Up until this winter I was working in Colville, a small village 30 minutes north of Coromandel, for two years. With an enrolled population of 700 patients, the clinic is owned/operated by a sole GP and employs two nurses plus support staff. Working as a rural nurse here includes practice nursing, district nursing, public health, palliative care and after hours/PRIME nursing. I was born and raised on the south coast of the South Island, and graduated with a nursing degree from CPIT in Christchurch in 2010.
Currently I am studying at the University of Otago, Christchurch, doing my PG Dip specialising in rural nursing. In late August I moved back to the deep south to take on the exciting challenge of working as a rural nurse specialist based mostly on Stewart Island, and in Tokanui in the Catlins.
Kate Stark: Communication Liason
Currently I work as a nurse practitioner (NP) at Gore Health Centre, part of an IHCF in rural Eastern Southland. I also work as an NP/PRIME Practitioner in Twizel, South Canterbury, and Central Otago. Prior to this, I worked in Roxburgh and Tapanui in rural primary healthcare. I am currently on the RGPN executive committee and hold the following positions of external nursing representative on behalf of the CPHCN:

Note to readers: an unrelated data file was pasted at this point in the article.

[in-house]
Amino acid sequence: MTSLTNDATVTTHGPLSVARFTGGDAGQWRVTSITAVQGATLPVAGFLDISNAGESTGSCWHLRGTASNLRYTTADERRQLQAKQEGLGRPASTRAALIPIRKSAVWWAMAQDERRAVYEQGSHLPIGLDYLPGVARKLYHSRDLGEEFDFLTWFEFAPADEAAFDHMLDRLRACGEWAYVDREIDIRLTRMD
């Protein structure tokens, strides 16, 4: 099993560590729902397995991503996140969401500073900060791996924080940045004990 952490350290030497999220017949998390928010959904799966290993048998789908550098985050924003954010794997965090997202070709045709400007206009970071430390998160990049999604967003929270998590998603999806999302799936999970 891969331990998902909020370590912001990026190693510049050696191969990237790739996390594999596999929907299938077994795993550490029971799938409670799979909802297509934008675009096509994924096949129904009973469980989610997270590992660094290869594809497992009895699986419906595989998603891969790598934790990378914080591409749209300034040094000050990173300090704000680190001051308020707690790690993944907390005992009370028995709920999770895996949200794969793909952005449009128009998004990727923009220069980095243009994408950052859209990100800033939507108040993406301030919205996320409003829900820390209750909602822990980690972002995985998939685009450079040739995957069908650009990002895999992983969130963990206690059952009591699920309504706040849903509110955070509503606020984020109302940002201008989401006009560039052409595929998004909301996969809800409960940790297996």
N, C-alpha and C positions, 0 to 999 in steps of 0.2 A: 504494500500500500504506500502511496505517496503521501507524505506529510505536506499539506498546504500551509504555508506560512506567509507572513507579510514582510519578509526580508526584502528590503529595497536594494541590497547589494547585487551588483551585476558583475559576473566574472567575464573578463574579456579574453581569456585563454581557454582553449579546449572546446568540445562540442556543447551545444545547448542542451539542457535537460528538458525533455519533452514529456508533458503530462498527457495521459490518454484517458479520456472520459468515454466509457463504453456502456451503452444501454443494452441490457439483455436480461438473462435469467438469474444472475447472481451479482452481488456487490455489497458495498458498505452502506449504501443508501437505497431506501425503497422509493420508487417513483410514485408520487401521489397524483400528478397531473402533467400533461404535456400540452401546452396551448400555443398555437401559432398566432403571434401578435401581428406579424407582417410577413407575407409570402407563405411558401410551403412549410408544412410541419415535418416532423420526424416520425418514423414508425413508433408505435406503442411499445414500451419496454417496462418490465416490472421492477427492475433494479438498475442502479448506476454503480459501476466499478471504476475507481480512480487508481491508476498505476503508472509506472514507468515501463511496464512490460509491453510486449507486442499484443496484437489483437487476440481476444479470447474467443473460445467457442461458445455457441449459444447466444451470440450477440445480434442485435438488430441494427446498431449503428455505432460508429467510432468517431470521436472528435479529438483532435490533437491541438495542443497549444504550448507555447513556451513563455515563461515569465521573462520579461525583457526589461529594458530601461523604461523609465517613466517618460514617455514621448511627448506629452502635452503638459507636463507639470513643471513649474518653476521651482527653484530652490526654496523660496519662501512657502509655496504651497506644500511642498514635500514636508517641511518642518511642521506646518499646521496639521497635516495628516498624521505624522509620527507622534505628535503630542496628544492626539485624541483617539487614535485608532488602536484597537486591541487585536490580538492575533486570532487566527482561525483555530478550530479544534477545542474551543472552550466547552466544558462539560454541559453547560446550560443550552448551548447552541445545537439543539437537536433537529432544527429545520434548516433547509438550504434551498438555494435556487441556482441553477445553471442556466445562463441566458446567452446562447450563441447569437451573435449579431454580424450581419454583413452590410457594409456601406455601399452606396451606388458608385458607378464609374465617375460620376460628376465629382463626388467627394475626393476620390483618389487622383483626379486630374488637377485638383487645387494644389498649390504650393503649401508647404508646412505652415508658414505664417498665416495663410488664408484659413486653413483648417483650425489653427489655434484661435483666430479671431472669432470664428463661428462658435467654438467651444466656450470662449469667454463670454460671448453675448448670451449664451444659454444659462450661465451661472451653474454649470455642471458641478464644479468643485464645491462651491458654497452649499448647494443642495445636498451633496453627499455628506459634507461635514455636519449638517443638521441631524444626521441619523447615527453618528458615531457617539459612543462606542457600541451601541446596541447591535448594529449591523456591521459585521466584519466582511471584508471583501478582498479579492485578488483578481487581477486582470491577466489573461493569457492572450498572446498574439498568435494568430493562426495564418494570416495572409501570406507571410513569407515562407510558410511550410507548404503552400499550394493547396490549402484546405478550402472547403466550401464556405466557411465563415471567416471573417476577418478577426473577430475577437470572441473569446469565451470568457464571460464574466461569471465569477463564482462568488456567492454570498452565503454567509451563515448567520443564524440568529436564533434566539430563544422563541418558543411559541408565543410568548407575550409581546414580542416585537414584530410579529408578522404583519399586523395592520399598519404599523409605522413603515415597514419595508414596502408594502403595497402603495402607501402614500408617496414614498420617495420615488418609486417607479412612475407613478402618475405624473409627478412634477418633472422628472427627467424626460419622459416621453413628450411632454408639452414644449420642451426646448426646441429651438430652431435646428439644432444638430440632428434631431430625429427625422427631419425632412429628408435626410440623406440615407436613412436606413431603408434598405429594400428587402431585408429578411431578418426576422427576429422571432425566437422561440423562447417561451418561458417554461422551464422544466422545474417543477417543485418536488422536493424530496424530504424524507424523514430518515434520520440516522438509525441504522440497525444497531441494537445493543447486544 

- Liaison Rural GP Network (RGPN)
- Member Rural Health Advisory Group (NZRHAG)
- National PRIME Review Steering Group
- PRIME Clinical Governance Working Party
- NASO Air Ambulance Co-Design Clinical Advisory Group
I believe it is crucial to improve the heathcare of rural populations and to reduce the barriers for the health of rural people while simultaneously working for rural nurses to promote the unique role that rural nurses carry out individually and in teams. I am delighted to be involved in RNNZ and look forward to making a difference to rural nurses working in all contexts.
Since graduating as an RComp.N in 1992, I have worked in a variety of clinical settings including the Nelson-Marlborough District Health Board. During this time I gained significant experience working in rural settings, including a dual role as an ambulance officer/registered nurse in a busy accident and emergency department and after-hours general practitioner service. For six of these years I was also employed part-time at the hospital’s alcohol and drug outpatient clinic as a registered nurse/counsellor. These positions provided me with extensive experience of the challenges specific to rural nursing due to wide geographical regions and a dispersed population often under-serviced with health resources.